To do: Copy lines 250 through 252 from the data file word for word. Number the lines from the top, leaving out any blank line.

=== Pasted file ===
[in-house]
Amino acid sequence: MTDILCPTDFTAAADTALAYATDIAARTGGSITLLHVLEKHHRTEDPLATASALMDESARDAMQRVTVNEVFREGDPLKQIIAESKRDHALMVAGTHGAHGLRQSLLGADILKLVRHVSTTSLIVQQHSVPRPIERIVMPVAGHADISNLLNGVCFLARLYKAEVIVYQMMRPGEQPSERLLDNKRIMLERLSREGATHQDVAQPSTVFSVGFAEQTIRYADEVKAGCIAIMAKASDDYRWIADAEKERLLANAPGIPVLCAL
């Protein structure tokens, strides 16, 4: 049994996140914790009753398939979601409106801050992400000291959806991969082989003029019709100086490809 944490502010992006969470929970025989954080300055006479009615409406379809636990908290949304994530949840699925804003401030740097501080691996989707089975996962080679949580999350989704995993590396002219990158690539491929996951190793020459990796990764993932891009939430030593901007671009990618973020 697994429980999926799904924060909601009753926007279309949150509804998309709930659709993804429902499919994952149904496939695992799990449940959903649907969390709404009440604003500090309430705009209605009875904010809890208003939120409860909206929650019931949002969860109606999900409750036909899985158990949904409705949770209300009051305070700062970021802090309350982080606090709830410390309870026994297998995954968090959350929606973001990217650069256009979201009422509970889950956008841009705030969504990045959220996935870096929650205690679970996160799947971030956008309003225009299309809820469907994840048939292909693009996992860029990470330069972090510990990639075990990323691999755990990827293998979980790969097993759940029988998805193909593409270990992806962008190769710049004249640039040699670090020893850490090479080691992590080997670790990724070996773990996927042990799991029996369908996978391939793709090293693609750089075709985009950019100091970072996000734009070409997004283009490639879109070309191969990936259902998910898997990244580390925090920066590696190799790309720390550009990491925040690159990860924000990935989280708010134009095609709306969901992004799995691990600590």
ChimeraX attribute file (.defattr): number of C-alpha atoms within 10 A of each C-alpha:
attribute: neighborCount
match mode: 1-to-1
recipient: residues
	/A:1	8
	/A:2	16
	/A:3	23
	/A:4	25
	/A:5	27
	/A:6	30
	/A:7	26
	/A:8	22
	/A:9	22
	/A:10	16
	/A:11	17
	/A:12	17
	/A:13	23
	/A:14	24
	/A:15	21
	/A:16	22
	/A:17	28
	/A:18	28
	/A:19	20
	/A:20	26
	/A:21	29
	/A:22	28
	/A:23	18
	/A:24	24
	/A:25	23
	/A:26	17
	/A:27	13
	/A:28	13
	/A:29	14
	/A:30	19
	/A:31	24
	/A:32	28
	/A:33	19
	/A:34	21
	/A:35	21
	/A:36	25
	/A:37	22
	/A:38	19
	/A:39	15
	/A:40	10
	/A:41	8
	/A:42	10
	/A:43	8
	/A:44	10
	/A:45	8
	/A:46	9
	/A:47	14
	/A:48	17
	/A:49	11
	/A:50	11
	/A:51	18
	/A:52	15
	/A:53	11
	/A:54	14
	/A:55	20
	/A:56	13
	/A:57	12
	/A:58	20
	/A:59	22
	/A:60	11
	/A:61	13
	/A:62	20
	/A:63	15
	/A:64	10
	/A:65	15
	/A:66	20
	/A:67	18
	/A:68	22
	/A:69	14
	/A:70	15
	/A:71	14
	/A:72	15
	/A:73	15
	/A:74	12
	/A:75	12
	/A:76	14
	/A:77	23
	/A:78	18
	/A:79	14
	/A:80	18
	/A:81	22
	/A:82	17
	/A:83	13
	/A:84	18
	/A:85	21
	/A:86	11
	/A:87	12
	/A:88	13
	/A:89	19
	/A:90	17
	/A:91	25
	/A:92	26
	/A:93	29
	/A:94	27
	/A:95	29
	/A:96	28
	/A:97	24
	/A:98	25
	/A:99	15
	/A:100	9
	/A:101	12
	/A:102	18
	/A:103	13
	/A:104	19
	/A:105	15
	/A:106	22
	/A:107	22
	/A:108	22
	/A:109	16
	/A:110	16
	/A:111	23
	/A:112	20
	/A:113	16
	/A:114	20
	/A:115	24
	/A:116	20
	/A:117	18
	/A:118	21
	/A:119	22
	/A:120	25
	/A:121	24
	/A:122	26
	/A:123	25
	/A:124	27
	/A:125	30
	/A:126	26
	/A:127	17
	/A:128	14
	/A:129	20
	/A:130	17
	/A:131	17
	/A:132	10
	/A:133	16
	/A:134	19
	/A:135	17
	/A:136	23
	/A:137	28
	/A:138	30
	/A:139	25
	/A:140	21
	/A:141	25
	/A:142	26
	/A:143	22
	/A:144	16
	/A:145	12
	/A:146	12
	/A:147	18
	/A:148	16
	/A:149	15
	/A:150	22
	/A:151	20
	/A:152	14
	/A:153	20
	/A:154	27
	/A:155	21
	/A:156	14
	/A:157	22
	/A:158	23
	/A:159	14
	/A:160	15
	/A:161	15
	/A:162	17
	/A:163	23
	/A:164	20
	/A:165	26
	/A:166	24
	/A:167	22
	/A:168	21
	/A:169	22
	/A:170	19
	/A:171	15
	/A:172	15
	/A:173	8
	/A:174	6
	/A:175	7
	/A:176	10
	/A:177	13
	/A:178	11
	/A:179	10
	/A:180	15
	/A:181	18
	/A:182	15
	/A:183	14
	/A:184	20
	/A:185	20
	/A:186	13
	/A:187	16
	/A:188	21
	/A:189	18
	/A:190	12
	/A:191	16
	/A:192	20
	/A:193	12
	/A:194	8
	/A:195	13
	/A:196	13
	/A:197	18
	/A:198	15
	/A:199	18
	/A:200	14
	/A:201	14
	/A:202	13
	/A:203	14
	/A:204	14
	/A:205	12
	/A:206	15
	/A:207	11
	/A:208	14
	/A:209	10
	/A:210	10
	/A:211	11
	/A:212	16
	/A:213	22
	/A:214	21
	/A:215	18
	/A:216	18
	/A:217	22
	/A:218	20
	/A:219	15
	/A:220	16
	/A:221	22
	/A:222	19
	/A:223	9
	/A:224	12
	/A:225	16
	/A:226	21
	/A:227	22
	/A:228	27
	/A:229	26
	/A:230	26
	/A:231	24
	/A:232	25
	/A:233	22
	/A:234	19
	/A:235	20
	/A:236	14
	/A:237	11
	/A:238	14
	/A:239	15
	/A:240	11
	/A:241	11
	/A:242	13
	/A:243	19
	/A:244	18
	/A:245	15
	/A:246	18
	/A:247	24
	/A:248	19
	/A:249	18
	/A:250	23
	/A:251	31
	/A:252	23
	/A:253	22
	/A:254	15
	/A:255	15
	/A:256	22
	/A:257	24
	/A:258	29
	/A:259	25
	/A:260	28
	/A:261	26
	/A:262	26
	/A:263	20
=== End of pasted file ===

	/A:243	19
	/A:244	18
	/A:245	15